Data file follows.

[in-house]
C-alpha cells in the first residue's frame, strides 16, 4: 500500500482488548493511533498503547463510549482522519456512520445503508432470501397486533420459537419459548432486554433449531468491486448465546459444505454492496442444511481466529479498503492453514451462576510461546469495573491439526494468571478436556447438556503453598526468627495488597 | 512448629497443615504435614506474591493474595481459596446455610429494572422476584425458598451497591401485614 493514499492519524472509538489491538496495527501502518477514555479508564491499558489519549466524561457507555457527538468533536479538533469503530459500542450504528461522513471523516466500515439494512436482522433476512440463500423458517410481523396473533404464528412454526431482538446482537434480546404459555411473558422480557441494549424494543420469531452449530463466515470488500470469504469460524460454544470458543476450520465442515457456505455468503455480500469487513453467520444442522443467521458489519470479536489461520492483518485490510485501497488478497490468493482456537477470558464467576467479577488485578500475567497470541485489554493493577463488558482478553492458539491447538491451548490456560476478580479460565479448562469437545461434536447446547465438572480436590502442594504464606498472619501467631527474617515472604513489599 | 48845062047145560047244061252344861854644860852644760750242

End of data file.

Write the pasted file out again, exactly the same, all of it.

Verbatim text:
[in-house]
C-alpha cells in the first residue's frame, strides 16, 4: 500500500482488548493511533498503547463510549482522519456512520445503508432470501397486533420459537419459548432486554433449531468491486448465546459444505454492496442444511481466529479498503492453514451462576510461546469495573491439526494468571478436556447438556503453598526468627495488597 | 512448629497443615504435614506474591493474595481459596446455610429494572422476584425458598451497591401485614 493514499492519524472509538489491538496495527501502518477514555479508564491499558489519549466524561457507555457527538468533536479538533469503530459500542450504528461522513471523516466500515439494512436482522433476512440463500423458517410481523396473533404464528412454526431482538446482537434480546404459555411473558422480557441494549424494543420469531452449530463466515470488500470469504469460524460454544470458543476450520465442515457456505455468503455480500469487513453467520444442522443467521458489519470479536489461520492483518485490510485501497488478497490468493482456537477470558464467576467479577488485578500475567497470541485489554493493577463488558482478553492458539491447538491451548490456560476478580479460565479448562469437545461434536447446547465438572480436590502442594504464606498472619501467631527474617515472604513489599 | 48845062047145560047244061252344861854644860852644760750242